How does geographic variation in species interactions affect coevolution?

Experiments conducted in multiple populations of wild cotton revealed that the defenses conferred by ants varied geographically. Recent theory on coevolution has embraced this commonly observed biological reality: the outcomes of species interactions vary across space. Understanding how this spatial variation affects selection will enhance our ability to predict how species traits are shaped by coevolution. By experimentally manipulating the putative agents of selection (ants) in three populations, I showed that ants were responsible for geographical variation in selection on extrafloral nectary traits . This work is some of the first to manipulate interactions experimentally across multiple sites and thereby document that geographically variable selection, mediated by a mutualist, can shape the evolution of plant traits (Rudgers and Strauss 2004, Proc. Roy. Soc.).

How important is plant genetic variation to the distribution and abundance of species?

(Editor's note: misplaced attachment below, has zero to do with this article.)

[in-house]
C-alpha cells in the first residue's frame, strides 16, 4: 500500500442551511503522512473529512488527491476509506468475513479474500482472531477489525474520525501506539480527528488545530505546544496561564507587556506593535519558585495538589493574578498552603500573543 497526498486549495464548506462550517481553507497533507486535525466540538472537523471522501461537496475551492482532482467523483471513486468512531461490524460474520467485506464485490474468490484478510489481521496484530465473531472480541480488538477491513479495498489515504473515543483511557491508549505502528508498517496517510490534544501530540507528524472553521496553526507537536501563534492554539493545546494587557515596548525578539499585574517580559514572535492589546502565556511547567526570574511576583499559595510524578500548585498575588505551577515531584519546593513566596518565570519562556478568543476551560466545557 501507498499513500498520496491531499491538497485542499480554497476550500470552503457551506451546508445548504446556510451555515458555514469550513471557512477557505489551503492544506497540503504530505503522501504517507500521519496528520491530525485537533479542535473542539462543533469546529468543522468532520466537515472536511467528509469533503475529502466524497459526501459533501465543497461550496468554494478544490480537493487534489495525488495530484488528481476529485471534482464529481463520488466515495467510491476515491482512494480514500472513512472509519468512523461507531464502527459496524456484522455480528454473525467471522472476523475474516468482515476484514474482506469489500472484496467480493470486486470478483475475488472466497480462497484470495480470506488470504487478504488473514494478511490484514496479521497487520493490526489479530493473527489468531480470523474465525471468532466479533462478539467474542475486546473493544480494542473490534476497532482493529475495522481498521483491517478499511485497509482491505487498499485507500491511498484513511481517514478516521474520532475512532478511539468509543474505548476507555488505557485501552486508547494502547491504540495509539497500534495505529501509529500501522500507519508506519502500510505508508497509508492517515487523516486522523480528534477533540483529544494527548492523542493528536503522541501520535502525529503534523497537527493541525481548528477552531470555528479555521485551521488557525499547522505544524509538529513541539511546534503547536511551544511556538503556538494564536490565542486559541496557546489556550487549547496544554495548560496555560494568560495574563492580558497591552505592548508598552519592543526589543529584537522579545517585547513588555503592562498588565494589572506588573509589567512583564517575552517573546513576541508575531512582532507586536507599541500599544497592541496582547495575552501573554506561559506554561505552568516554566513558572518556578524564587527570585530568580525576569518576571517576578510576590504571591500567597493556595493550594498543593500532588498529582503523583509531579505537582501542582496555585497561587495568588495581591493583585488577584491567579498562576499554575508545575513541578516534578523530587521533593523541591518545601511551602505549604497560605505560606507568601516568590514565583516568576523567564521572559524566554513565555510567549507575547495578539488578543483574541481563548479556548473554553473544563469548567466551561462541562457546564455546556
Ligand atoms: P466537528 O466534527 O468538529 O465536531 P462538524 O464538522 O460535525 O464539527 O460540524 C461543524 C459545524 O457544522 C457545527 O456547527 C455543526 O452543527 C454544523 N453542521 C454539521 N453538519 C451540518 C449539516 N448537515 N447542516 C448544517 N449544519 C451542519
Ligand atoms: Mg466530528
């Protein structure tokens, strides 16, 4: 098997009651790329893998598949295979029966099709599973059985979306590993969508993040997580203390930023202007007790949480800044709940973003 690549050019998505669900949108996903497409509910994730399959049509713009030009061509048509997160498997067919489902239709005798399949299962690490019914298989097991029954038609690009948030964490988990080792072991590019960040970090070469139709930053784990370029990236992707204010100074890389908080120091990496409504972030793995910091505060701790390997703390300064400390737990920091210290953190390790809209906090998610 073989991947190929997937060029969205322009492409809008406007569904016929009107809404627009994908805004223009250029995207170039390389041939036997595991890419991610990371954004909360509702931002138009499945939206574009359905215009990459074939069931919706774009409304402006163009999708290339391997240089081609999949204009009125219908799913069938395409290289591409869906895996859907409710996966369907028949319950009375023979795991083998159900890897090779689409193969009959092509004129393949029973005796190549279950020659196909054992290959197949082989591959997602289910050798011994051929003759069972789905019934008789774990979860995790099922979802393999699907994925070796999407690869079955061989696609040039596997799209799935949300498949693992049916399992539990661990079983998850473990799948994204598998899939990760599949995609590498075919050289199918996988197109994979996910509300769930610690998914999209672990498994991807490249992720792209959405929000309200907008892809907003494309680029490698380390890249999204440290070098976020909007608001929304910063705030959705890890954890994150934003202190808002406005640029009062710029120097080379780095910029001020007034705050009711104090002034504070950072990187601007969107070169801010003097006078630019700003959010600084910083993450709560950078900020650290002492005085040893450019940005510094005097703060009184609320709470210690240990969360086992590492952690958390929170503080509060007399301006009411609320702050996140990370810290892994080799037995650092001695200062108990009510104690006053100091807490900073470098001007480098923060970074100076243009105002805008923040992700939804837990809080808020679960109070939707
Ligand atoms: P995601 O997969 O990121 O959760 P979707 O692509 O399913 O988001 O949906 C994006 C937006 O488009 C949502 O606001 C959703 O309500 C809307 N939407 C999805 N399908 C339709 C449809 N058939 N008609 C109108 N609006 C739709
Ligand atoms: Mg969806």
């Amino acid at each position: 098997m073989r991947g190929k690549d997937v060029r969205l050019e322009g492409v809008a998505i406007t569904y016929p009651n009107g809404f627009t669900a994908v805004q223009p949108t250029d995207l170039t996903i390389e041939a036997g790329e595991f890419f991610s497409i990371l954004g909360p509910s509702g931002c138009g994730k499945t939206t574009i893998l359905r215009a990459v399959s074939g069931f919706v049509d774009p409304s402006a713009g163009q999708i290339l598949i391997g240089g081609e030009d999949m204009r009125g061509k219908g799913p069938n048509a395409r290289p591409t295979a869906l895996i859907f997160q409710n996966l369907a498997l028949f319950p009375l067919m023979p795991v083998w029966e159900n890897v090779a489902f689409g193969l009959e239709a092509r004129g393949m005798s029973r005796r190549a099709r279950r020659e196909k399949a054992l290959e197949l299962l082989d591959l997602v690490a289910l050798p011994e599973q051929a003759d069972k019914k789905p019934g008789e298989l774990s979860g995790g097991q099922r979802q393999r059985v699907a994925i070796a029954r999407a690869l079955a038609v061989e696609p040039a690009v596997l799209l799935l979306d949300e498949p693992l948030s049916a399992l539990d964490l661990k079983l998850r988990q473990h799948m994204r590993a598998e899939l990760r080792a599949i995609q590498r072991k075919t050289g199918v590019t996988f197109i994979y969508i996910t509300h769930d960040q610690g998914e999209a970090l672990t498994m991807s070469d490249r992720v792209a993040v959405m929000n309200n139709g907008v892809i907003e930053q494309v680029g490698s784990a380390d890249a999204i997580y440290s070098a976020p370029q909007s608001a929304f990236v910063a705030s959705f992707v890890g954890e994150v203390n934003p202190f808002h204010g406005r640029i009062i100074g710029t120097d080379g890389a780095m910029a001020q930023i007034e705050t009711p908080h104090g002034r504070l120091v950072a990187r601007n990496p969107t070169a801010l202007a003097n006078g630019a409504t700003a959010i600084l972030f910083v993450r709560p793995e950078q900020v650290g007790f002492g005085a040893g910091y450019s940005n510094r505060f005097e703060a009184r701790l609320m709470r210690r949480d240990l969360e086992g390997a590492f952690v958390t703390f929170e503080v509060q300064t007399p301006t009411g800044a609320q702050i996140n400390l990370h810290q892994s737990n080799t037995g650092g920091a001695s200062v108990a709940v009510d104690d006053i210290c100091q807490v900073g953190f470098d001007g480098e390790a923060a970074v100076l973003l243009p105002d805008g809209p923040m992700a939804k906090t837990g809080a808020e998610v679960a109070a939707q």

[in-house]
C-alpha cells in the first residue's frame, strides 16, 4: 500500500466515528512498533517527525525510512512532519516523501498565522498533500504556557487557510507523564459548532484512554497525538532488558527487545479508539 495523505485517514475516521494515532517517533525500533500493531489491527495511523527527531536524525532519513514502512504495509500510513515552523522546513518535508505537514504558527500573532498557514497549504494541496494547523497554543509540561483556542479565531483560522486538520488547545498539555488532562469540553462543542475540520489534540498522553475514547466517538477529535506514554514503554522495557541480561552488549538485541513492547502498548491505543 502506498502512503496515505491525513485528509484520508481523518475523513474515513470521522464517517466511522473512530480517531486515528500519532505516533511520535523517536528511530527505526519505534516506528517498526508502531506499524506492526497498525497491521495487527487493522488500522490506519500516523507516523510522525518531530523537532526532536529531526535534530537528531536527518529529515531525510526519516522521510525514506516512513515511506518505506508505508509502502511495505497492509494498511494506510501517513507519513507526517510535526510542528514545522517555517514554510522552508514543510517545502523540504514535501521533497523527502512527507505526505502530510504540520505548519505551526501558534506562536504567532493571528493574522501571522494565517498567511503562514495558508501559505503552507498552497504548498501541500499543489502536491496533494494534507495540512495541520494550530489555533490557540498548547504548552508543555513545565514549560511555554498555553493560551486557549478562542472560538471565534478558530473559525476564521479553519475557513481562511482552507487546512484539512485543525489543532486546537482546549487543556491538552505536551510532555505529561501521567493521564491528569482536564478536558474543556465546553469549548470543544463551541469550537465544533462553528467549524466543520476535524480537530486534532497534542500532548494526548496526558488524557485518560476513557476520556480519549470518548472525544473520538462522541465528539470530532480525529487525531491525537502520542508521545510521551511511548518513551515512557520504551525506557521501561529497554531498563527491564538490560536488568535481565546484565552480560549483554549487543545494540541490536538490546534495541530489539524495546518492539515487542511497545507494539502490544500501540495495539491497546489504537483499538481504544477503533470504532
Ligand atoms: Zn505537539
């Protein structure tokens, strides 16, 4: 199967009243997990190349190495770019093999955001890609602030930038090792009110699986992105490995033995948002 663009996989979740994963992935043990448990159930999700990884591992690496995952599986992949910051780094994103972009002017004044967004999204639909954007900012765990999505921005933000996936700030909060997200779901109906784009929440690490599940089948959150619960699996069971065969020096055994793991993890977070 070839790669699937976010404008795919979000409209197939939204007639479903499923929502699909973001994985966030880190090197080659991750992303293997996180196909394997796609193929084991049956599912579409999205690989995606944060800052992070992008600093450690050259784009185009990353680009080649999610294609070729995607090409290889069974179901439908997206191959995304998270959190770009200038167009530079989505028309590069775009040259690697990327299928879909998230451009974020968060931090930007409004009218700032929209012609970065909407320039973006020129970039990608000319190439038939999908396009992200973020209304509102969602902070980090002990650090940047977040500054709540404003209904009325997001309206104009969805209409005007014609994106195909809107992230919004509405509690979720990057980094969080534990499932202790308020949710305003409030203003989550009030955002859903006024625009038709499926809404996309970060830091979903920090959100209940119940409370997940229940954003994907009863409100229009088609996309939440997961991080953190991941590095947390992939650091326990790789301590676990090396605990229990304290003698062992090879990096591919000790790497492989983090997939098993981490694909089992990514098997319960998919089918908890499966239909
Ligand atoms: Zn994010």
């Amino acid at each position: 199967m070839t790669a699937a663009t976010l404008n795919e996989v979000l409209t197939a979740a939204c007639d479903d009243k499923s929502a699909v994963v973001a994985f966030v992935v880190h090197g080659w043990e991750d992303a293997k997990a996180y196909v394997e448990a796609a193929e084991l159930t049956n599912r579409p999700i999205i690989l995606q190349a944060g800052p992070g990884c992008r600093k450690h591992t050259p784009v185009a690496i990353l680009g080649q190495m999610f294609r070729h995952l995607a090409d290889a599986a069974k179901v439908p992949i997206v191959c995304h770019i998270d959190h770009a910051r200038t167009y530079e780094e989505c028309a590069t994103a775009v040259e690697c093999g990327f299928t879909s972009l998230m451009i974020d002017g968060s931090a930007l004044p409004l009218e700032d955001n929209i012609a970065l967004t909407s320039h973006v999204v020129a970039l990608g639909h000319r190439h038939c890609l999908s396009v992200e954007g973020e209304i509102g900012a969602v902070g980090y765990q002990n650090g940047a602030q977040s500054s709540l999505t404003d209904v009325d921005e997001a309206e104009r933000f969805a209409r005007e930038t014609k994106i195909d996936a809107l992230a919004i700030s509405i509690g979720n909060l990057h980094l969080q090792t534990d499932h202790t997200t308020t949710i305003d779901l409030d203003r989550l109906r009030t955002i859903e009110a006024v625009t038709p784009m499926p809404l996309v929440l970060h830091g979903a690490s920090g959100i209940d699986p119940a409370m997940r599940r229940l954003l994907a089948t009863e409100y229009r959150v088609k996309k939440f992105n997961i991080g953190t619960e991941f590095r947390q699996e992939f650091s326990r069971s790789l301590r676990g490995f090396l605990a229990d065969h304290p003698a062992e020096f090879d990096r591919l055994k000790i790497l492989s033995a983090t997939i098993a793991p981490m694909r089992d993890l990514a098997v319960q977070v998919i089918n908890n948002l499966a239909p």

In addition to investigating factors that affect genetic diversity within plant populations, I am also interested in the ecological consequences of this genetic diversity, specifically how the loss of diversity influences the ecological community. Because a nthropogenic disturbances and agricultural monocultures often reduce diversity, an understanding of the ecological function of diversity (including both species diversity within communities and genetic diversity within species) can inform ecosystem conservation.

For this question, I used the shrub Baccharis pilularis, which has an architectural dimorphism with both prostrate and upright genotypes. The two genotypes sustain different ecological interactions in coastal California . My experiments showed that only the prostrate genotype facilitates the establishment of another dominant, coastal shrub, Lupinus arboreus (Rudgers and Maron 2003, Oikos). This is one of the first studies to suggest that plant genotype is important to facilitative interactions between plants, revealing the potential for facilitation to affect plant evolution. In addition, a four-year herbivore exclusion and common garden experiment showed that the two genotypes support different assemblages of insect herbivores. This differential herbivory, in turn, may affect the maintenance of the dimorphism within the Baccharis population (Rudgers and Whitney 2006, J Ecol). These studies confirm the importance of population-level genetic diversity to both plant and arthropod communities. I have conducted similar work with ants and cotton, addressing whether variation among plants in the amount of extrafloral nectar affects the diversity of an arthropod assemblage (Rudgers and Gardener 2004, Ecology).